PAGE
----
Richard joins NewsTalk 1010’s guest host David Cooper on the coast-to-coast-to-coast late night “Showgram” to play the game “Did Richard Crouse like these movies?” This week we talk about “F9” (theatres and drive-ins), the celebrity chef documentary “Wolfgang” (Disney+) and “The Ice Road,” the the latest from the Neesonator.
Richard and CTV NewsChannel morning show host Marcia MacMillan chat up the weekend’s big releases including “F9” (theatres and drive-ins), the celebrity chef documentary “Wolfgang” (Disney+) and “The Ice Road,” the the latest from the Neesonator.
Richard sits in on the CFRA Ottawa morning show with guest host Stefan Keyes to talk the new movies coming to theatres, VOD and streaming services including the loud-and-proud “F9” (theatres and drive-ins), the celebrity chef documentary “Wolfgang” (Disney+) and “The Ice Road,” the the latest from the Neesonator.
I wonder if the number in the titles of the “Fast & Furious” movies is a scale of how implausible the movie will be. Do the producers think, “Well, it’s the ninth movie so it has to be nine times wilder than the last one.” I mean, why simply have a Pontiac Fiero when you can have a Pontiac Fiero with a rocket engine strapped to the roof?
Trust me, I’m on to something here.
I was not a fan of the first batch of “F&F” films but as they’ve incrementally amped up the action, shifting into a higher gear each and every time, with no regard for sentient storytelling or the laws of gravity, I’ve developed a soft spot for Dom and the Gang.
The movies stopped making sense some time ago. How is it, exactly, that a group of gearheads became a highly trained squad of international warriors, equally at home with ignition coils and international intrigue? These movies redefine the word excessive, and yet the franchise’s commitment to auto anarchy and Vin Diesel’s raspy way with a catchphrase has caught me in its speed trap.
The latest entry, “F9,” now playing in theatres and Drive-Ins, is less a movie and more a spectacle. A loud-and-proud exercise in far-fetchery, cliches and twisted metal, it uses on the usual “F&F” staples —family, friends, fast cars and flashbacks—as a backdrop to the over-the-top action to tell a story of international espionage, an evil mastermind named Cipher (Charlize Theron) and the broken relationship between brothers Dom (Diesel) and Jakob (John Cena).
There’s more, but fans don’t go to these movies for the storytelling. They go because director Justin Lin has eliminated most of the boring bits—i.e. when the characters speak—to distill the movie down to its sweaty essence. When the characters do talk, they don’t converse exactly, they exchange clichés, and when they aren’t speaking in a low rumble, they yell.
The result is a Kabuki car show, the latest entry in a franchise that knows no speed limit.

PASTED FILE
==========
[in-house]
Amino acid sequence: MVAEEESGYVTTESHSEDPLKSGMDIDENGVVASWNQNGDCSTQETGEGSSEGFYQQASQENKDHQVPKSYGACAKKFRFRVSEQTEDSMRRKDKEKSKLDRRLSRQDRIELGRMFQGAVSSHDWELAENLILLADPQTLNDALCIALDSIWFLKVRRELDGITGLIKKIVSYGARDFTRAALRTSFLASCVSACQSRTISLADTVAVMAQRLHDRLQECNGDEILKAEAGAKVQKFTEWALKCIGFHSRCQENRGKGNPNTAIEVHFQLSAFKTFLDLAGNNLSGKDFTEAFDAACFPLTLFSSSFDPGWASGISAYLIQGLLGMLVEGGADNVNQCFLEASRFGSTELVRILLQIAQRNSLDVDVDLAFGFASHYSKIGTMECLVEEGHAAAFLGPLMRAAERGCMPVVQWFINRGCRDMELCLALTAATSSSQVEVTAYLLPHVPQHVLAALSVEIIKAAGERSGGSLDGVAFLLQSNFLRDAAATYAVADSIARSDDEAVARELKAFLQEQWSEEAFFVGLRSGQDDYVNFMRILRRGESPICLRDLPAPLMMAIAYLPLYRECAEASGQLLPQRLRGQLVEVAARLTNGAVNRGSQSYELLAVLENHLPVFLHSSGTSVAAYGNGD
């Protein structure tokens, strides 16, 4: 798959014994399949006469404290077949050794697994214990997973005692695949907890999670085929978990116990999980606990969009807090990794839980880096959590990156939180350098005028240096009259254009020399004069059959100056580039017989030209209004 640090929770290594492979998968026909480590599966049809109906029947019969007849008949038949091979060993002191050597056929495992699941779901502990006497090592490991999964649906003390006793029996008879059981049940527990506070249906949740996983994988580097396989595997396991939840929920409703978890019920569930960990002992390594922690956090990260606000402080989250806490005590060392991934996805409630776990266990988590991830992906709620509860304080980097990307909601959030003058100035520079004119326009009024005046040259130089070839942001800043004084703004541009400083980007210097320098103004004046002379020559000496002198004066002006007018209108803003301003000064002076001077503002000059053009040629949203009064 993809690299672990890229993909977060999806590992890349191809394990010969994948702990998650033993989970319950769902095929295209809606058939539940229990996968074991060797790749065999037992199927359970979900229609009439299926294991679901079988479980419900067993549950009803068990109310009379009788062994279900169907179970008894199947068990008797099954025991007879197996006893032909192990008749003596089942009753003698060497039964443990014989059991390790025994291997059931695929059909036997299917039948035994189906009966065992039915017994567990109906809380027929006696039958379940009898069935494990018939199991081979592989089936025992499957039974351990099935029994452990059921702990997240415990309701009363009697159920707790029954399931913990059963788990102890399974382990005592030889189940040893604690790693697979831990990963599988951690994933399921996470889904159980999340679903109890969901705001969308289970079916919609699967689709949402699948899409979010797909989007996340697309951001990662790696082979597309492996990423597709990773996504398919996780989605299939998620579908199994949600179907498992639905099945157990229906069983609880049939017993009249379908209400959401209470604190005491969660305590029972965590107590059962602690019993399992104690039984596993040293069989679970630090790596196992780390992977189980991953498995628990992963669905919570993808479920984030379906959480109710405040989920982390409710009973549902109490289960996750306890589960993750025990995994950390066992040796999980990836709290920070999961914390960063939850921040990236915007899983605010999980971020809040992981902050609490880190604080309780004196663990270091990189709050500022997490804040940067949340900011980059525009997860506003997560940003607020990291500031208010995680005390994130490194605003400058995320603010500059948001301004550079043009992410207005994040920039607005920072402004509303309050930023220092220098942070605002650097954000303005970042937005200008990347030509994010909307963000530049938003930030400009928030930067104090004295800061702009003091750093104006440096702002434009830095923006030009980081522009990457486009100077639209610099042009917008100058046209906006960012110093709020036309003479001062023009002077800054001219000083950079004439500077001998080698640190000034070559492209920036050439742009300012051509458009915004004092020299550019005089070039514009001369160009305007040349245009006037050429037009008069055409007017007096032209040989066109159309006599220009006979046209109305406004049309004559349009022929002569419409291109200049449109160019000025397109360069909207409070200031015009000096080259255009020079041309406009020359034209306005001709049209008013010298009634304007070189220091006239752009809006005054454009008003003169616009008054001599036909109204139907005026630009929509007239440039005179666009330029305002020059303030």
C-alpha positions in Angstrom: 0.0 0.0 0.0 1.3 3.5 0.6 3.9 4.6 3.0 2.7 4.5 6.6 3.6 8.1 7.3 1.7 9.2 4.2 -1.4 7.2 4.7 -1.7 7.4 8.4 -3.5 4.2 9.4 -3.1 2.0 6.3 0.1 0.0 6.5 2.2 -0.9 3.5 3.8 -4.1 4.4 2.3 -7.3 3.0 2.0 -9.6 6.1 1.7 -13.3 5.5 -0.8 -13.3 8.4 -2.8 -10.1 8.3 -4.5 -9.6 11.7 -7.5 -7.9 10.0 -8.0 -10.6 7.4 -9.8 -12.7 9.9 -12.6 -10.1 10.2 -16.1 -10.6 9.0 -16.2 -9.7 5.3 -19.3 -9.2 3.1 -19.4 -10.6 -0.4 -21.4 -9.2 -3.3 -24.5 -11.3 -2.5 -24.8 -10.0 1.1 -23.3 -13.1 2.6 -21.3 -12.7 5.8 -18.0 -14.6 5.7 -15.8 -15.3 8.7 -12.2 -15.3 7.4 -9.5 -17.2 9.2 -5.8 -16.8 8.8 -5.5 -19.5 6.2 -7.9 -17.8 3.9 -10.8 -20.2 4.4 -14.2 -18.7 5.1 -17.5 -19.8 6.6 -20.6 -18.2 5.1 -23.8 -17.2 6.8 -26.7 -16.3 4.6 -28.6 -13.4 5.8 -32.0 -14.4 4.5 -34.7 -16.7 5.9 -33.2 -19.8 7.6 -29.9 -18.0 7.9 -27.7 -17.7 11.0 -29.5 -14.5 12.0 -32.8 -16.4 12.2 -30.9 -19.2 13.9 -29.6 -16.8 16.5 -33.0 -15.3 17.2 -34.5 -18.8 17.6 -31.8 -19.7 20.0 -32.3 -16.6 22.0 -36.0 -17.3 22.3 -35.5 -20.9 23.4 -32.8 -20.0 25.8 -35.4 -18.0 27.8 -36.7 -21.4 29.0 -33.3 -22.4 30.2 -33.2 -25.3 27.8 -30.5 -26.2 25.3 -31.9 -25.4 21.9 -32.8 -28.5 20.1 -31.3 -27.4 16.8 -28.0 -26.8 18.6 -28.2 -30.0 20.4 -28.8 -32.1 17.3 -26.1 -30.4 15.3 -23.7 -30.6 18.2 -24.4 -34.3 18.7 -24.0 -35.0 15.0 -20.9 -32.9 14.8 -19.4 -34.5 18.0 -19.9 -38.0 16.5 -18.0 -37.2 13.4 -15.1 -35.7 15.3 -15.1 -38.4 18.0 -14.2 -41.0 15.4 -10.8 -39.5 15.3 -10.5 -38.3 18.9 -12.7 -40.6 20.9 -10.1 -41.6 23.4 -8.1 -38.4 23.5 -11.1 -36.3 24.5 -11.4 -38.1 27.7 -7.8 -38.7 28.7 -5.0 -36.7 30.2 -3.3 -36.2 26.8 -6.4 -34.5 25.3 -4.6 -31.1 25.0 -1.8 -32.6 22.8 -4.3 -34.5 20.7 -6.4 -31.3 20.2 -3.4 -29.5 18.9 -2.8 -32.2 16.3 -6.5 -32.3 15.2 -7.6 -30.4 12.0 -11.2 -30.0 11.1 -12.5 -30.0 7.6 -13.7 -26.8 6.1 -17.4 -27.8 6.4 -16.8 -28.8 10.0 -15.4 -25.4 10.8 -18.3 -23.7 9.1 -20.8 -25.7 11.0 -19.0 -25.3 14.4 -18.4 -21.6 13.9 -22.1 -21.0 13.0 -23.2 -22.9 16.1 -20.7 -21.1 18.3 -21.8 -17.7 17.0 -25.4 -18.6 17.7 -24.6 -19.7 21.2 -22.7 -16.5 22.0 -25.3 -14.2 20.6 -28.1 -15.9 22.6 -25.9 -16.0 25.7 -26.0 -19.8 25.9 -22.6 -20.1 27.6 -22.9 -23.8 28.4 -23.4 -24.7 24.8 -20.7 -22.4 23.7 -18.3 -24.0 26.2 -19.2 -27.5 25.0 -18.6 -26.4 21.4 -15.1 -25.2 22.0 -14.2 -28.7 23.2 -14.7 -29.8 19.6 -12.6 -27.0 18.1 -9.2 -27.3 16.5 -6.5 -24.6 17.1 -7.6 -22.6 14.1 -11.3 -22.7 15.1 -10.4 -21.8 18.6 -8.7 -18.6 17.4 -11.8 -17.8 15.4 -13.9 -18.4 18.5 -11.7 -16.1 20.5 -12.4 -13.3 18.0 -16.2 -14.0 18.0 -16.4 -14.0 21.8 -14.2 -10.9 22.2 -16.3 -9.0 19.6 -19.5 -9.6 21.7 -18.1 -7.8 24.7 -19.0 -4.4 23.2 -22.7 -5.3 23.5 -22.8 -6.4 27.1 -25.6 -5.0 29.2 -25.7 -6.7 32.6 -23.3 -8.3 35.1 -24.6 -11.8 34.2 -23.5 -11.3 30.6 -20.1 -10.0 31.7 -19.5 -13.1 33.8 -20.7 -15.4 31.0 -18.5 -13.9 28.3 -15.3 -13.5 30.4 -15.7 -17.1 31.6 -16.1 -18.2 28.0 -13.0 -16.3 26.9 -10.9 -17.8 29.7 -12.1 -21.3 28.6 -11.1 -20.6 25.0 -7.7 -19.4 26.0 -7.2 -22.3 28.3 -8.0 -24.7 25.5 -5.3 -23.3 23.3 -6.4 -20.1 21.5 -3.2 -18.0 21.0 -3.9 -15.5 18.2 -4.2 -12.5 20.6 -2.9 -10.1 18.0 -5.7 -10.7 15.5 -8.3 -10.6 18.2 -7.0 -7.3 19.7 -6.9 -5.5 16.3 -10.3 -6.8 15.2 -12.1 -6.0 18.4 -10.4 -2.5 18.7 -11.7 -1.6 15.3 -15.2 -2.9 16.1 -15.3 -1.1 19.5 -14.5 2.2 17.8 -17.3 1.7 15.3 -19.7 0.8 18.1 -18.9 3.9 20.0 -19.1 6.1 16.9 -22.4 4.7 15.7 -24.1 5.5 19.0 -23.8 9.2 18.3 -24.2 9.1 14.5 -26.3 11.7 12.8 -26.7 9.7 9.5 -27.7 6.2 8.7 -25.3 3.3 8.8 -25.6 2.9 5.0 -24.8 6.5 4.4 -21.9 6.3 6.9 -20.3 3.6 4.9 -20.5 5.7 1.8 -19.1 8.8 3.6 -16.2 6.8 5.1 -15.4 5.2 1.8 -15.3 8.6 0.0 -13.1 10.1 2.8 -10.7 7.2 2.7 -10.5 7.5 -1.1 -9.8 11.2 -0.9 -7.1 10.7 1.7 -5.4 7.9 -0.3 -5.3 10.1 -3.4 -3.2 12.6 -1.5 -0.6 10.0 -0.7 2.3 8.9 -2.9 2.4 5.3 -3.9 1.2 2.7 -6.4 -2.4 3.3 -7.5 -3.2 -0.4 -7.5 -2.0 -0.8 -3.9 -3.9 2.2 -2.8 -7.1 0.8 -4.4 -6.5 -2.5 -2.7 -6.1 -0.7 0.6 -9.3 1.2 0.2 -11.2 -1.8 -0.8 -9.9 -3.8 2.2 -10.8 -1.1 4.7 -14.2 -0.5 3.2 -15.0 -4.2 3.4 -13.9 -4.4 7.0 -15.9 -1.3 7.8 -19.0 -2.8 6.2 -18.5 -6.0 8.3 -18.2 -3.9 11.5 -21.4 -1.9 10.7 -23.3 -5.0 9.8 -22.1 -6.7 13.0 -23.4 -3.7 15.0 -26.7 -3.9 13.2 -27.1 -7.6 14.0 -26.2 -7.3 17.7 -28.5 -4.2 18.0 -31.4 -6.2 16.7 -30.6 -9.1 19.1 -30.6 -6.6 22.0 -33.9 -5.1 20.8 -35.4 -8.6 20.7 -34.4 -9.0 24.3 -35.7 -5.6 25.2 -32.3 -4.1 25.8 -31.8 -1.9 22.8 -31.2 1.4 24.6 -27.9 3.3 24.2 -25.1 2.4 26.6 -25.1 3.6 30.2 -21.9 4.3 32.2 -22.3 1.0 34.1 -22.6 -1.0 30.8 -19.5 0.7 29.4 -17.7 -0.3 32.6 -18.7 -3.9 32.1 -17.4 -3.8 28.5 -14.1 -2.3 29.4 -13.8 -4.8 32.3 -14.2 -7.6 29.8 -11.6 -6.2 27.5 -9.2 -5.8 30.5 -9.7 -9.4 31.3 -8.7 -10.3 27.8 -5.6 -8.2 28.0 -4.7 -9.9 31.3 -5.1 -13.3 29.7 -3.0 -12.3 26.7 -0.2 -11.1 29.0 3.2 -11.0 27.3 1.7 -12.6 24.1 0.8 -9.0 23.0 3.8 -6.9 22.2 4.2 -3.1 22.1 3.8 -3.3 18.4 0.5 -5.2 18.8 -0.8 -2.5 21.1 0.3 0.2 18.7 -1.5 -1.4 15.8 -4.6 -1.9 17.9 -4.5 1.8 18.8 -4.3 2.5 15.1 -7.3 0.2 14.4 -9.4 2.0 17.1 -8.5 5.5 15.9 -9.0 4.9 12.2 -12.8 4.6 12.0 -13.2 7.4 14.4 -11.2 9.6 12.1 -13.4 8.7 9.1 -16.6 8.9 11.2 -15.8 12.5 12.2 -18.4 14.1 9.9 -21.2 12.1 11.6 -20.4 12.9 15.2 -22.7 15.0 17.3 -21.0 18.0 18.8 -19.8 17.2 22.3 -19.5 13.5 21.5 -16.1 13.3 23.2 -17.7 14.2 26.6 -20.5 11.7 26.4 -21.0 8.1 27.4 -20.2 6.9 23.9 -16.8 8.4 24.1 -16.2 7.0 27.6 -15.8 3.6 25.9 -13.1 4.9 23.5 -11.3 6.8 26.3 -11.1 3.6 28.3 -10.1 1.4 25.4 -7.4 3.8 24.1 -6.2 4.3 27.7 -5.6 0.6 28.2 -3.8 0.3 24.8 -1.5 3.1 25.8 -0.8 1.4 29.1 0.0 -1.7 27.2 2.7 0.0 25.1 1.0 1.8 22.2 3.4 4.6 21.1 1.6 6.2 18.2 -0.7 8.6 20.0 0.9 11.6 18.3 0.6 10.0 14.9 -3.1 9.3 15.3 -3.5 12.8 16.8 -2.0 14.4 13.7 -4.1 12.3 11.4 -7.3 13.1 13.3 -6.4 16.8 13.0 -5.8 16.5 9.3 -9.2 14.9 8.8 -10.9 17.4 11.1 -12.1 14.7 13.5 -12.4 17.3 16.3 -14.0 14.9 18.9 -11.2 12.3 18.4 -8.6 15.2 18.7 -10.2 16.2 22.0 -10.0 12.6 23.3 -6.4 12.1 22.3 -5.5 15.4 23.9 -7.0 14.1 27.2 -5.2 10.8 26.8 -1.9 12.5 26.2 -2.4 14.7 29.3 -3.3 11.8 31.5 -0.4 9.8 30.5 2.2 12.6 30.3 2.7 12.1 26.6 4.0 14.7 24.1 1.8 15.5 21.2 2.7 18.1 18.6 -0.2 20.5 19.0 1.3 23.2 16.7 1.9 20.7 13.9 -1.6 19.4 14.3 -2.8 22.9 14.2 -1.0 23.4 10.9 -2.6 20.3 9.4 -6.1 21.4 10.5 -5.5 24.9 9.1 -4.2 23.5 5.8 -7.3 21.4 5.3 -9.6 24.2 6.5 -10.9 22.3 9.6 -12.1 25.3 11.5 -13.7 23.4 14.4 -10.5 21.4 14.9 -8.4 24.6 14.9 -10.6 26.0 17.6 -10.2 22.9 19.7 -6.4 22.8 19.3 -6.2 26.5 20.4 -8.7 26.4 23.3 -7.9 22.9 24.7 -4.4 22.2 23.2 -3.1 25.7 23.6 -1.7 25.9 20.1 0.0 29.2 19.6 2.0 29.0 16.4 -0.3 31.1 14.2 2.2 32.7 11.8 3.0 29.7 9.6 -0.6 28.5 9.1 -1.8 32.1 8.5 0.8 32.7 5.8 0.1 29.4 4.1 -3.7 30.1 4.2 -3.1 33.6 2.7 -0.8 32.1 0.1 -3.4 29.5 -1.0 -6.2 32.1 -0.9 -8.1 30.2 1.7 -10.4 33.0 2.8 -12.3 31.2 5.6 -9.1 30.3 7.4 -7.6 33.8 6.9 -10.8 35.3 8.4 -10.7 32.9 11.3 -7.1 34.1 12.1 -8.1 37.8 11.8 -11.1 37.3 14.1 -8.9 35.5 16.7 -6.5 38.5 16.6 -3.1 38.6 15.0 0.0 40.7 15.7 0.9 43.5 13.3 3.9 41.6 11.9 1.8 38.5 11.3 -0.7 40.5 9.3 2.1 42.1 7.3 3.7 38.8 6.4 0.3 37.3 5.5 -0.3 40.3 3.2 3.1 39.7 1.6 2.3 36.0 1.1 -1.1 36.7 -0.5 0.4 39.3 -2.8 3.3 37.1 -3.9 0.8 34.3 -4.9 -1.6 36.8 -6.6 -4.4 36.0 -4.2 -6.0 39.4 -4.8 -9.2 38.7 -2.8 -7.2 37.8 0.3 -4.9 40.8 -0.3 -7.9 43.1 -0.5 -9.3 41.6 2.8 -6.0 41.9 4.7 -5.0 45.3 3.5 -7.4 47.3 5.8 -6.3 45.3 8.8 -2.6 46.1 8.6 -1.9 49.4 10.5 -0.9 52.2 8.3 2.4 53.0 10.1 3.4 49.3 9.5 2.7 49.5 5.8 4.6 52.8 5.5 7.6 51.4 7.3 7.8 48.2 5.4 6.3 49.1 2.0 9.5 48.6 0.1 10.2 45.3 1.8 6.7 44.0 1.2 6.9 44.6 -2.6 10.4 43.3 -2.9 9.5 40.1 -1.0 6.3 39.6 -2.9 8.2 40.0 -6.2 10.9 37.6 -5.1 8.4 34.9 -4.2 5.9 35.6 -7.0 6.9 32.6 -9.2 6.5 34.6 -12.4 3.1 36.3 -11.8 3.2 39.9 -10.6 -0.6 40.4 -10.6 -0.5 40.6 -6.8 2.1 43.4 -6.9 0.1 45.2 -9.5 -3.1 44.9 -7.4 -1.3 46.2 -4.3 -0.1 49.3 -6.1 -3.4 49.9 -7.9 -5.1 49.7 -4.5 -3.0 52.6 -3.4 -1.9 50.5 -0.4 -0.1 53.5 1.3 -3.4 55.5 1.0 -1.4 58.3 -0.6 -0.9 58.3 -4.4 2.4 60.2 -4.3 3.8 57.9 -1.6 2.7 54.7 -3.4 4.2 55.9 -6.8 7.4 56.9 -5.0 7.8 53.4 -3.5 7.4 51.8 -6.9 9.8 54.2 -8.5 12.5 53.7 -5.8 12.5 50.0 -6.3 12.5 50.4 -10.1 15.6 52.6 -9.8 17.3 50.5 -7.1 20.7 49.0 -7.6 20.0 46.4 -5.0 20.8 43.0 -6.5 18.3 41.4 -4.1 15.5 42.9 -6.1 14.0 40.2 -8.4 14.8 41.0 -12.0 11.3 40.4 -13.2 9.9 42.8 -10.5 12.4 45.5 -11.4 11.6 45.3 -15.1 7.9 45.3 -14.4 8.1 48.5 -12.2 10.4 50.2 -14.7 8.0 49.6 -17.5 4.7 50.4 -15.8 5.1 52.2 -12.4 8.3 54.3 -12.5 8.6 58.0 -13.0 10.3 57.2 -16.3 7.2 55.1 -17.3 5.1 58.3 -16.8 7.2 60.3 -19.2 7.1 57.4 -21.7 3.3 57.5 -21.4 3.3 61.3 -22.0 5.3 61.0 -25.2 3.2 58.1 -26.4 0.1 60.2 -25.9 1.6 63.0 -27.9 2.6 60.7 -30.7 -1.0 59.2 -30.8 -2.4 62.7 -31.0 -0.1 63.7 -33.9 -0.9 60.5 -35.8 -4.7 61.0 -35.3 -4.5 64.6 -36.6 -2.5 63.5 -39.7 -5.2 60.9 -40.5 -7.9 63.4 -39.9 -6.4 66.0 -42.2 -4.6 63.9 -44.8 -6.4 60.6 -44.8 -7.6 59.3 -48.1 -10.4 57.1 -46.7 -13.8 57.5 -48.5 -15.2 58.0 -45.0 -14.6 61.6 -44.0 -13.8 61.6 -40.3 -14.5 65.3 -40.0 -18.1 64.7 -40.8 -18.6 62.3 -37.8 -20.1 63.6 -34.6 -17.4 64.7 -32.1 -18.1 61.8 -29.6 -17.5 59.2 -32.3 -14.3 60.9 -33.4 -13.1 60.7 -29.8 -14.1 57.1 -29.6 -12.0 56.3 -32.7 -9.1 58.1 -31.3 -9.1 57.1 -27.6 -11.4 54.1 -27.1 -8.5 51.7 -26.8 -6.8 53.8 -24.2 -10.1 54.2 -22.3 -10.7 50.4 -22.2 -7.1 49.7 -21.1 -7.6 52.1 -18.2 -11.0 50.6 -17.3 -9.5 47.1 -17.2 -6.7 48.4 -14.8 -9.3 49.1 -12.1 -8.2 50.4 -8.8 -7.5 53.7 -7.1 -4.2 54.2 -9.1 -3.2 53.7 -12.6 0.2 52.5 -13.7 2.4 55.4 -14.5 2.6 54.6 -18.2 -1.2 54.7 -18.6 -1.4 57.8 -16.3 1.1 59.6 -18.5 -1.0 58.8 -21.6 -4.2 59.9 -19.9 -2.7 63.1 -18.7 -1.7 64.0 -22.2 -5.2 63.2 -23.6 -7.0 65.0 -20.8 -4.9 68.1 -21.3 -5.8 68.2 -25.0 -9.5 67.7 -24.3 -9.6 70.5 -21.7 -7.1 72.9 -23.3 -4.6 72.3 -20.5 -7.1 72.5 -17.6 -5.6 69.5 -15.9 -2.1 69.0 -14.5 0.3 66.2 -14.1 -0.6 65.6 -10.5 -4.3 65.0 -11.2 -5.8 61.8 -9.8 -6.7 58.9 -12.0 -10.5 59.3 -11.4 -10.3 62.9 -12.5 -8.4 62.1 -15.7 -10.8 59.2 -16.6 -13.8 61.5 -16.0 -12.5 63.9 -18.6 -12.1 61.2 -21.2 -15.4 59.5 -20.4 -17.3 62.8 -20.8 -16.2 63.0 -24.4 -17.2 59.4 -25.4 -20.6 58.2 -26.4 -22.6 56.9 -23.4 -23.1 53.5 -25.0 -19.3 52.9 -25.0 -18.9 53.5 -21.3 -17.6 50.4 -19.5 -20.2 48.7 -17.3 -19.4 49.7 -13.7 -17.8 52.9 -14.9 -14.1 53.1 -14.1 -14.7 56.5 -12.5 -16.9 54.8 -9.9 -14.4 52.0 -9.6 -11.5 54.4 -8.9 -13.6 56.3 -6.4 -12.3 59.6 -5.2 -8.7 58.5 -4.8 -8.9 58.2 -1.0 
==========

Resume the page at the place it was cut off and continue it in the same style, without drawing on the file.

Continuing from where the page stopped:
The beauty of the “Fast and the Furious” movies is their simplicity. The high concept of the new film can be summed up in a handful of words—a dead man’s brother seeks revenge on the Toretto gang—but fans don’t flock to the films for the story, they come to see the wild celebration of muscle cars, muscle shirts and muscle heads, and in this, “Furious 7” does not disappoint.
The new film begins with Dominic Toretto (Vin Diesel), Brian O’Conner (Paul Walker) and company (Michelle Rodriguez, Tyrese Gibson, Chris “Ludacris” Bridges and Jordana Brewster) finally attempting to lead normal lives back in the United States. The timely wounding of mercenary and bad guy Owen Shaw (Luke Evans)—he was gravely injured in the last film when the Mercedes G463 he was in flew out of the cargo dock of a moving plane—was the last obstacle between the “F&F” crew and peace and tranquility. Trouble is, Owen’s older brother, Deckard Shaw (Jason Statham) wants revenge. Adding intrigue to the mix is a mysterious maybe-he’s-a-good-guy-maybe-he’s-not government operative named Mr. Nobody (Kurt Russell), beautiful hacker Ramsey (Nathalie Emmanuel)—“That is a woman worth falling out of a plane for,” says Roman.—and a ruthless warlord (Djimon Hounsou) who yells “Get him!” every few minutes.
That’s it. After that it’s all snappy one-liners, wild car chases, fight scenes, etc.
You might want to have your cholesterol checked after “Furious 7.” This much cheese in one serving can’t be good for you. You may also get sunburnt from the reflected glare of all the explosions. The new “F&F” movie might not be good for you, but it is two hours and twenty minutes of no-airbag fun.
It’s also a further step toward the James Bonding of the series. But not the Daniel Craig 007. “Furious 7” has more in common with the realm of the ridiculous gadget heavy Bond movies that featured exotic locations, automobile acrobatics—there’s every kind of car crash here, including a wild car chase inside a luxury apartment!—and villainous characters. Not content with just one bad guy “Furious 7” offers up two, Statham as the revenge starved brother-on-a-mission and, as back-up, the trigger happy Hounsou